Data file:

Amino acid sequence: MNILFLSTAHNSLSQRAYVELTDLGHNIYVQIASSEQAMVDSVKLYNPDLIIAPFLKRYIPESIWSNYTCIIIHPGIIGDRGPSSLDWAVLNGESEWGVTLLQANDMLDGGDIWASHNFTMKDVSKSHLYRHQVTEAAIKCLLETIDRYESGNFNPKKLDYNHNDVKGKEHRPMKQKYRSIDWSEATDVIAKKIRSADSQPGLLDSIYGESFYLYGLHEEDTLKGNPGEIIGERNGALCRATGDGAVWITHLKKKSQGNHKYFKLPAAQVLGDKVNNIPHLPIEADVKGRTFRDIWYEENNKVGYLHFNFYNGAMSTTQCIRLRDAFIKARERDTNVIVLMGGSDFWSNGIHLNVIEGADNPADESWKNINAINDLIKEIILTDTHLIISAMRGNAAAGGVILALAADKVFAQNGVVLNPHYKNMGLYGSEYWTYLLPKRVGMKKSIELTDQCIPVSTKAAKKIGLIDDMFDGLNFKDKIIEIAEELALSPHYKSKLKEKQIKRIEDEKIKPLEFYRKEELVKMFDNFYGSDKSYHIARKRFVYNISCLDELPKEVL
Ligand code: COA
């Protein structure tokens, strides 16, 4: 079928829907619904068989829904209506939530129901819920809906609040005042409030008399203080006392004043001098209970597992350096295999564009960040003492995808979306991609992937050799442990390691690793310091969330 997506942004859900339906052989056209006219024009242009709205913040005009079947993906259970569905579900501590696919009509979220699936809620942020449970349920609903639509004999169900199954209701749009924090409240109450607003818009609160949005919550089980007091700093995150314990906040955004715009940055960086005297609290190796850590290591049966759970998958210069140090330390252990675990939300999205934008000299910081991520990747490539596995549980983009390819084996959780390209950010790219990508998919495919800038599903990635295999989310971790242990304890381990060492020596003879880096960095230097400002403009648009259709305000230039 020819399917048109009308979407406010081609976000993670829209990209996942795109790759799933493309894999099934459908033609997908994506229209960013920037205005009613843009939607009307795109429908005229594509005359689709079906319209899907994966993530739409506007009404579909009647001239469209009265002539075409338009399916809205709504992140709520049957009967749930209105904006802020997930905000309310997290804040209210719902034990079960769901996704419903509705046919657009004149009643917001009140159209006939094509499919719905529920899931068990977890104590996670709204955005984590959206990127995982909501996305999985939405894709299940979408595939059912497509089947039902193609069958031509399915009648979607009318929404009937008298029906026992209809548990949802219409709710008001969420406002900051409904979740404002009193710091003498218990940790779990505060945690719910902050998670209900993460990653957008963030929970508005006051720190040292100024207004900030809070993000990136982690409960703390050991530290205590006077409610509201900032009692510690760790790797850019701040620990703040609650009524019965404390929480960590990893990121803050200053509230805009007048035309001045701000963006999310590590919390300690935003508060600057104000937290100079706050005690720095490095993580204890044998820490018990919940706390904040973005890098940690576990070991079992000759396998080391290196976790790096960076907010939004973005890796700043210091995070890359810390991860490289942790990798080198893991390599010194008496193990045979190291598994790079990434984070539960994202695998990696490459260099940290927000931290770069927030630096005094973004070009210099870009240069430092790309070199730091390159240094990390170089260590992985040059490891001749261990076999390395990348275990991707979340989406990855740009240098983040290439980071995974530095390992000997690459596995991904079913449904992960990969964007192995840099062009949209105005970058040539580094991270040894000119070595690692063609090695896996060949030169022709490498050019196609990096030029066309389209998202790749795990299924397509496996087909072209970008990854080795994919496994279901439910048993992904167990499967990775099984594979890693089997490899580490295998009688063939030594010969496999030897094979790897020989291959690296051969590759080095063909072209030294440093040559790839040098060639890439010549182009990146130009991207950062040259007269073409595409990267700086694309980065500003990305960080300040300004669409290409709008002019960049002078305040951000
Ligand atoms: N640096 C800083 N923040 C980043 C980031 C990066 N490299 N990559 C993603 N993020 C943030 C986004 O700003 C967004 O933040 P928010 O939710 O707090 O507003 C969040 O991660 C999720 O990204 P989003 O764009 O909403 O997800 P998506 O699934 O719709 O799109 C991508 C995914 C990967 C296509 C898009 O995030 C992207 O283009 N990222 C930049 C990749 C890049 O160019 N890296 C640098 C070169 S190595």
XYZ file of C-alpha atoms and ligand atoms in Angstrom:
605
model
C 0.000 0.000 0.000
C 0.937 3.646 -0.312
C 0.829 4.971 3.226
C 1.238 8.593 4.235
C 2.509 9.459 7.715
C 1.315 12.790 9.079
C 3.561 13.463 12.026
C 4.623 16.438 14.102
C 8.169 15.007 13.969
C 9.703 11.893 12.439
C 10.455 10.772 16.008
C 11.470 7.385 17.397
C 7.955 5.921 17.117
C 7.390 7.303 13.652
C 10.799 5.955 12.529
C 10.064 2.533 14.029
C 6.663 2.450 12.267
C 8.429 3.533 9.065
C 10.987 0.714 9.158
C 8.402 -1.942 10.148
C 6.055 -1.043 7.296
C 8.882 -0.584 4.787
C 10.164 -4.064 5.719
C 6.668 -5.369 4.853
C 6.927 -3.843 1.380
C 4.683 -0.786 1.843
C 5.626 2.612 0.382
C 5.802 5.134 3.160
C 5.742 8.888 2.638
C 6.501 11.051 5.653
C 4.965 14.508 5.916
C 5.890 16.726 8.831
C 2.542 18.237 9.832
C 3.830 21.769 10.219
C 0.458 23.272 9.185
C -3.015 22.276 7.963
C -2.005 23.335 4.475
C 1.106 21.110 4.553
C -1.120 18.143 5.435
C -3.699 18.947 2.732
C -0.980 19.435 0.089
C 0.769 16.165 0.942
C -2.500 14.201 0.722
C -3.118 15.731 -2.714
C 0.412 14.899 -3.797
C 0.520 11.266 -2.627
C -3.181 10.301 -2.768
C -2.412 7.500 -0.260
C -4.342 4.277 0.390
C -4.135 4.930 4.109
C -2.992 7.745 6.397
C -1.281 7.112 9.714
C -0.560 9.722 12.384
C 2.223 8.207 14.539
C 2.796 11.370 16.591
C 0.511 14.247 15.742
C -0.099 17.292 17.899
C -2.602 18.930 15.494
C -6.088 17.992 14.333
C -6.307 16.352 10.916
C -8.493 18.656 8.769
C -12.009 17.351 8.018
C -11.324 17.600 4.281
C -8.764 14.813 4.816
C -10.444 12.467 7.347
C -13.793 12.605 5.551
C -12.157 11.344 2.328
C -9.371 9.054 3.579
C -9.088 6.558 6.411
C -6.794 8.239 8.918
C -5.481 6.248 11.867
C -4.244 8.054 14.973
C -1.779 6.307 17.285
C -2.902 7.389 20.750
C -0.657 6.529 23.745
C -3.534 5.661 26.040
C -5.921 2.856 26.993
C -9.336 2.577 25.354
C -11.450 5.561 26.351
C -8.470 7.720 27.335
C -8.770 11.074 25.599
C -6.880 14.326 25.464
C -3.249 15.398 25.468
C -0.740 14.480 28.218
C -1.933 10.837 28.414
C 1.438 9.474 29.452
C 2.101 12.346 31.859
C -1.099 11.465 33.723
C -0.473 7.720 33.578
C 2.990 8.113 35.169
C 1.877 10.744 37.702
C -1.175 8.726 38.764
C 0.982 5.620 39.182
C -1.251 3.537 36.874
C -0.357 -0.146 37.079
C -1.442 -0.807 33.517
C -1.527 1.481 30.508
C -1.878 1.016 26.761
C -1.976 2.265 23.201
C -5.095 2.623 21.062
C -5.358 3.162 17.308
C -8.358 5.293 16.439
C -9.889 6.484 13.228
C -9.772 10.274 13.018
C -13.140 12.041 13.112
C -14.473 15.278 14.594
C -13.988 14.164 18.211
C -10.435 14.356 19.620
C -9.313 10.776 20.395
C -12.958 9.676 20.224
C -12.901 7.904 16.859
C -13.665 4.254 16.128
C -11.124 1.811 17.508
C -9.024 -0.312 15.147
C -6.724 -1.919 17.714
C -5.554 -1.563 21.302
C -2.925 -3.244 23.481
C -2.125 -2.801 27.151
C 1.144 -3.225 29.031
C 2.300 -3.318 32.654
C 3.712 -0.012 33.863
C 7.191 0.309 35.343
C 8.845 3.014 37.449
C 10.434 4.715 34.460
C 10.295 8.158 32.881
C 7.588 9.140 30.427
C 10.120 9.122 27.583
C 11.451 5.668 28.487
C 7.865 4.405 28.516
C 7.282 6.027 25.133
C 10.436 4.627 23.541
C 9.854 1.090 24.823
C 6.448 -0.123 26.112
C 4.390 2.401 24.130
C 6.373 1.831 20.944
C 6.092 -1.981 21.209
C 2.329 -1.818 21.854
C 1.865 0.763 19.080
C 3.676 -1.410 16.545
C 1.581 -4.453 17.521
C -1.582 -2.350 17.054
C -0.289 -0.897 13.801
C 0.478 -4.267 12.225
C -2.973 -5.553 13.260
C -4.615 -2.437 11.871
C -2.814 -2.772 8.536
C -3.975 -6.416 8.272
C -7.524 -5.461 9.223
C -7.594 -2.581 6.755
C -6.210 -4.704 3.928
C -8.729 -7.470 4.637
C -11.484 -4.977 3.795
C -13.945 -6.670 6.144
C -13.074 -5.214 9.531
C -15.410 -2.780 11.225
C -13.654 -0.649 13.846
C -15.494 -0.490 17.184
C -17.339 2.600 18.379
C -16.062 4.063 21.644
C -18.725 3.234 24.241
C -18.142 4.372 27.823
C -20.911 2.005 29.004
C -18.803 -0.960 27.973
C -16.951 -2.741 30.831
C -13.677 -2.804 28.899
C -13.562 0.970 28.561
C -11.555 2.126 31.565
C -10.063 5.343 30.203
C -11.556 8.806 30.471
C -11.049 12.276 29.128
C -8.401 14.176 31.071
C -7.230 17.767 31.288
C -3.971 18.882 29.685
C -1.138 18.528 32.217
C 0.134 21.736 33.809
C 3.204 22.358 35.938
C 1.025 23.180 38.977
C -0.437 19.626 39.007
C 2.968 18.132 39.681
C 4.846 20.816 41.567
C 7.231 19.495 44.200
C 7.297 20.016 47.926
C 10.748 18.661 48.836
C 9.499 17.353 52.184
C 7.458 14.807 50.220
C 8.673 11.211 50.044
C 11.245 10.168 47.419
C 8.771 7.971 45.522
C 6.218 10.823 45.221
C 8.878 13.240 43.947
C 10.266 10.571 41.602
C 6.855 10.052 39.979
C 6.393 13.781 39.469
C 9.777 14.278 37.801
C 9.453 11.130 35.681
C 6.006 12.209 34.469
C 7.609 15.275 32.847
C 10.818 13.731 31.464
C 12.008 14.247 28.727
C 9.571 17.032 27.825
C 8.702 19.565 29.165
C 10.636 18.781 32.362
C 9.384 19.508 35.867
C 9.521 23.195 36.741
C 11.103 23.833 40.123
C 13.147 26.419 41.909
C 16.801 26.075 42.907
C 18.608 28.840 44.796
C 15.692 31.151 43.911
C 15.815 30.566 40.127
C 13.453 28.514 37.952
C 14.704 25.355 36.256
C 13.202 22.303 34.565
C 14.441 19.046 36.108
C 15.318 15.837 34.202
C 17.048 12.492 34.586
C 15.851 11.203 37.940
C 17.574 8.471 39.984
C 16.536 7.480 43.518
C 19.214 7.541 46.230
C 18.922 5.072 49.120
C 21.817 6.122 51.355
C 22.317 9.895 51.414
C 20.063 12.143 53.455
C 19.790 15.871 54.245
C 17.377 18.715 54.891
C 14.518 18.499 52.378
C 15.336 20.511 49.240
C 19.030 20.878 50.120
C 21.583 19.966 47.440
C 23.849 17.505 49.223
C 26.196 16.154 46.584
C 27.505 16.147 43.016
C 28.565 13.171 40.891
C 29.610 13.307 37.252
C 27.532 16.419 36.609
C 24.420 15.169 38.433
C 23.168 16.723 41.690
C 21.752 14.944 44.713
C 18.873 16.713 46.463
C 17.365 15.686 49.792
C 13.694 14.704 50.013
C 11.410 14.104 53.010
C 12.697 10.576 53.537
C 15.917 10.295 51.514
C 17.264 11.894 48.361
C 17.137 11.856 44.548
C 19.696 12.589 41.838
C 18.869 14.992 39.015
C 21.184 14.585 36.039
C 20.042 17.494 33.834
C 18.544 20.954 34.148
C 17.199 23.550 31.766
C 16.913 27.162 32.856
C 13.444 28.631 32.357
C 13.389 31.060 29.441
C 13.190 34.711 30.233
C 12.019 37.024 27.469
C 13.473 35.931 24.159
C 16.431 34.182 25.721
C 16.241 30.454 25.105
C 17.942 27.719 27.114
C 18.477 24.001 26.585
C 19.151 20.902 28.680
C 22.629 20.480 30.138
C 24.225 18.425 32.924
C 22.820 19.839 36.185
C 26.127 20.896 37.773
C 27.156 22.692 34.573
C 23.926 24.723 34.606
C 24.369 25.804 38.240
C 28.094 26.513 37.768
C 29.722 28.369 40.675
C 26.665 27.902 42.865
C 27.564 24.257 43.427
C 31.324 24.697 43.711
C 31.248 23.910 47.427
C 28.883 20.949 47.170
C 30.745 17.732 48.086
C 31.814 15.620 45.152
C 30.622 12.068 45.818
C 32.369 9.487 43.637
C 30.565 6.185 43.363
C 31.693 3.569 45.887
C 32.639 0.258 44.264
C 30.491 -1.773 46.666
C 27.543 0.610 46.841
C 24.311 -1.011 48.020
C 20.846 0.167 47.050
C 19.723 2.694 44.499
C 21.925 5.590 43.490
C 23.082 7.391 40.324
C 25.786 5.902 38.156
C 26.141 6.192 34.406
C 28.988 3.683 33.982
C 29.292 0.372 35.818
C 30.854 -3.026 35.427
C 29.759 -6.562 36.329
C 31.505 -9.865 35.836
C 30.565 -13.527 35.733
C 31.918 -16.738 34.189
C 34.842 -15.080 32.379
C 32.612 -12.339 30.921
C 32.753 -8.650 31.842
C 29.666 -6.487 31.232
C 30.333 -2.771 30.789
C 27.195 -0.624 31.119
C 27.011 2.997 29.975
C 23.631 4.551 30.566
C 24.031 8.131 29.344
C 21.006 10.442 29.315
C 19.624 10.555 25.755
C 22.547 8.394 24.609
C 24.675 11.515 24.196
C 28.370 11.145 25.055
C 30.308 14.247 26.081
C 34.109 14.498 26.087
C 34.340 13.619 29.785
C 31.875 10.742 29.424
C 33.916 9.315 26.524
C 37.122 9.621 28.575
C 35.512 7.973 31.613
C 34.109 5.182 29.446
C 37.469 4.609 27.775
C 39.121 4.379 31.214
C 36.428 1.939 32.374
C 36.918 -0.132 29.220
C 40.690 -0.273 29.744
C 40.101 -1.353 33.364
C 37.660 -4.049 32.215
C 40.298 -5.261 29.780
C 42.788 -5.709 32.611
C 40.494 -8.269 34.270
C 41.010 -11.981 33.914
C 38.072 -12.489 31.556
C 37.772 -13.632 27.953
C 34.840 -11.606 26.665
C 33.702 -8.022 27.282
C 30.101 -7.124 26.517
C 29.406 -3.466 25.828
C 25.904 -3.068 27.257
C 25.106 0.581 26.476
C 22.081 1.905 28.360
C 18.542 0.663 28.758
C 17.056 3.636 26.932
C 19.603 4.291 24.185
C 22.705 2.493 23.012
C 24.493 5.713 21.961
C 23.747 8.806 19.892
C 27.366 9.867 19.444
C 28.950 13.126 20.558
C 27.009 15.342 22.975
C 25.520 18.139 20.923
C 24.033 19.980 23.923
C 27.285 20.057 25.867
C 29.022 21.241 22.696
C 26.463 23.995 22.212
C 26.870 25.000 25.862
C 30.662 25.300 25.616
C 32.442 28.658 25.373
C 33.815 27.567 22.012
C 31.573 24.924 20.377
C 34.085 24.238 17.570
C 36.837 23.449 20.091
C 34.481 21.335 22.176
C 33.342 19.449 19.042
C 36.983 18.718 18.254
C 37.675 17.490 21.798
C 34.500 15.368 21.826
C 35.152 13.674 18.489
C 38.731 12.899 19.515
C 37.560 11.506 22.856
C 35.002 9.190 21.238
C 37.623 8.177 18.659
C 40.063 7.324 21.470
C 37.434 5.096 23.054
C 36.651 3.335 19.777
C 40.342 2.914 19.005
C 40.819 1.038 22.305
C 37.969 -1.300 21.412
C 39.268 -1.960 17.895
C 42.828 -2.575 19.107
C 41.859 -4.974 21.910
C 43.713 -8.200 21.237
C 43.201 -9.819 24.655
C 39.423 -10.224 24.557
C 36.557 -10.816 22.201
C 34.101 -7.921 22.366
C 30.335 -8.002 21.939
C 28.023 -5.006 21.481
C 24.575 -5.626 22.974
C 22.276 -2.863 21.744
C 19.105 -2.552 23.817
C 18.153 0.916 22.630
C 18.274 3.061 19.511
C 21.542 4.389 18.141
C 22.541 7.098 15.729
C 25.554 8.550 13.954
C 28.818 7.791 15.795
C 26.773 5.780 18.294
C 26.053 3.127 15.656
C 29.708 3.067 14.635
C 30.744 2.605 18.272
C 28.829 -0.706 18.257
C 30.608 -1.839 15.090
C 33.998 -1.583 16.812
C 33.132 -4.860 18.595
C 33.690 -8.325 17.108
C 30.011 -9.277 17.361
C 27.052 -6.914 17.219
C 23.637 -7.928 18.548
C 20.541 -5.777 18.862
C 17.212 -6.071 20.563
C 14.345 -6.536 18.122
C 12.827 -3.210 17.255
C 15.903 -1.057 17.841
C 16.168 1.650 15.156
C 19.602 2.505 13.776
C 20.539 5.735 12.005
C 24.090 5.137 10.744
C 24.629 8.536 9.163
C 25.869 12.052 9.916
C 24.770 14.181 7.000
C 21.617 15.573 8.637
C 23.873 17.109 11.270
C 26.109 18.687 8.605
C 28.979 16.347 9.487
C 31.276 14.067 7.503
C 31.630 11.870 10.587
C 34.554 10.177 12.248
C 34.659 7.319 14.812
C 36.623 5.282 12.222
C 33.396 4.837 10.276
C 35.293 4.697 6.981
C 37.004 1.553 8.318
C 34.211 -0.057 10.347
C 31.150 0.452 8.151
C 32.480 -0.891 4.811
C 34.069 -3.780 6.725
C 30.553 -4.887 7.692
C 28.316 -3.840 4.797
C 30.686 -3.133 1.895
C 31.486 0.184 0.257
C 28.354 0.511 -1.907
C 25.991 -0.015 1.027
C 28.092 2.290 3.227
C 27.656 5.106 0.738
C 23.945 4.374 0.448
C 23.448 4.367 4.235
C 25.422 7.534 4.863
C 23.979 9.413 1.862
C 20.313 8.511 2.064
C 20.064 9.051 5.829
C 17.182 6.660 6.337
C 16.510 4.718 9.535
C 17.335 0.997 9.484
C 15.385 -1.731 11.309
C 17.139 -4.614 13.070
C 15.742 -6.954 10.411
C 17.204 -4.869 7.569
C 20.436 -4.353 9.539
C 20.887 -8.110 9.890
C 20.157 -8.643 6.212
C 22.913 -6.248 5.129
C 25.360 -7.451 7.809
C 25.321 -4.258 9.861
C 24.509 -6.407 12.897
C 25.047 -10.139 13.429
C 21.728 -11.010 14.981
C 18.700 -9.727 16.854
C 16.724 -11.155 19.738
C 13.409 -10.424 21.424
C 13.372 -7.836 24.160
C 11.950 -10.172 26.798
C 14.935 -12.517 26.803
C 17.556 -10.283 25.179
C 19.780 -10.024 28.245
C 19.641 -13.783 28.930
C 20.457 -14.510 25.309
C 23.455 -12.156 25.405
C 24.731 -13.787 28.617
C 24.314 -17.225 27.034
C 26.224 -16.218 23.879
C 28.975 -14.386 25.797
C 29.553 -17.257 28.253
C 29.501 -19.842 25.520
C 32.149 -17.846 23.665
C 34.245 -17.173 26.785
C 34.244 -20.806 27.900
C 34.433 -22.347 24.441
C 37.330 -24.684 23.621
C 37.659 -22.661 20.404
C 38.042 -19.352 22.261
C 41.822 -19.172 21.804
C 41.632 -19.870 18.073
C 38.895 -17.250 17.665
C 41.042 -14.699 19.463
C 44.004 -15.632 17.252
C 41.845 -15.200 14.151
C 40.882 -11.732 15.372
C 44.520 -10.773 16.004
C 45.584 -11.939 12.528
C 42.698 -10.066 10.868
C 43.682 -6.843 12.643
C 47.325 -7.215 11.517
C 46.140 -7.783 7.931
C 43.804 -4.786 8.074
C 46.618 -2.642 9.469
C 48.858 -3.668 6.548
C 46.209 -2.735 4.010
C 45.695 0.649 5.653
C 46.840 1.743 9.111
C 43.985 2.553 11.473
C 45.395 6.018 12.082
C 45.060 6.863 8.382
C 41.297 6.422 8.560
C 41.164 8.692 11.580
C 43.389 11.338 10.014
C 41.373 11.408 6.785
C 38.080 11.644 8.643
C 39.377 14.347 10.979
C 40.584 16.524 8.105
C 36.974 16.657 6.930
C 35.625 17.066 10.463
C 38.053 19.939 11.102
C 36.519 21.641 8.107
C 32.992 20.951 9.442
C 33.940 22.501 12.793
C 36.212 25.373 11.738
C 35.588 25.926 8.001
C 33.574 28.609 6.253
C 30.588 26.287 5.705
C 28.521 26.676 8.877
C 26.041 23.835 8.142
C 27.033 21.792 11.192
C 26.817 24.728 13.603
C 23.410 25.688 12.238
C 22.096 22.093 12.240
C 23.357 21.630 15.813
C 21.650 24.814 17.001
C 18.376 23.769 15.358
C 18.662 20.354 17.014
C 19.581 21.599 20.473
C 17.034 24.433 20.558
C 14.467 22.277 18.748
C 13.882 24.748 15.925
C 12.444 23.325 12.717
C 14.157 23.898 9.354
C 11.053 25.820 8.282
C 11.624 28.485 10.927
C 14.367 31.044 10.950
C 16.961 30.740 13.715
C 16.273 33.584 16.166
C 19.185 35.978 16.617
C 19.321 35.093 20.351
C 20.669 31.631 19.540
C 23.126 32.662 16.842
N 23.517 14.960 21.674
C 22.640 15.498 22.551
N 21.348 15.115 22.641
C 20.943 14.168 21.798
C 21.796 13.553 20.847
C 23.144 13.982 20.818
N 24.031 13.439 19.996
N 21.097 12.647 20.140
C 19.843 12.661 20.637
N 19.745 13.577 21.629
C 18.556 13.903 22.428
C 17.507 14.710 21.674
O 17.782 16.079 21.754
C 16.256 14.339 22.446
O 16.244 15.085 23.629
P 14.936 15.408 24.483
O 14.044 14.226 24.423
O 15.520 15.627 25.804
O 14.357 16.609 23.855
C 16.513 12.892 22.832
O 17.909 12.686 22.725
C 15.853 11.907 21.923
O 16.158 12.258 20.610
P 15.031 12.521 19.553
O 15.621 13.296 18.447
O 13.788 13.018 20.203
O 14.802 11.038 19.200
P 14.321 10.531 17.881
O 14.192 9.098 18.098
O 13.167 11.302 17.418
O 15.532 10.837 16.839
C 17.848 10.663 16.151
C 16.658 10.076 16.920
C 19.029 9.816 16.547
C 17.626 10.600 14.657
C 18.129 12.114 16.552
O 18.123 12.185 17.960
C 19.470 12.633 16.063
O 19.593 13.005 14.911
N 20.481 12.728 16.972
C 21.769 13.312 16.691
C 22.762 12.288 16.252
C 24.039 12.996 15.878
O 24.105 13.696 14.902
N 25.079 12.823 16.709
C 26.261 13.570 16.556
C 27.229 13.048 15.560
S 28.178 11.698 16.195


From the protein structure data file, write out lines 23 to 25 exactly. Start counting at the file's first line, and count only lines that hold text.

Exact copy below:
C 10.064 2.533 14.029
C 6.663 2.450 12.267
C 8.429 3.533 9.065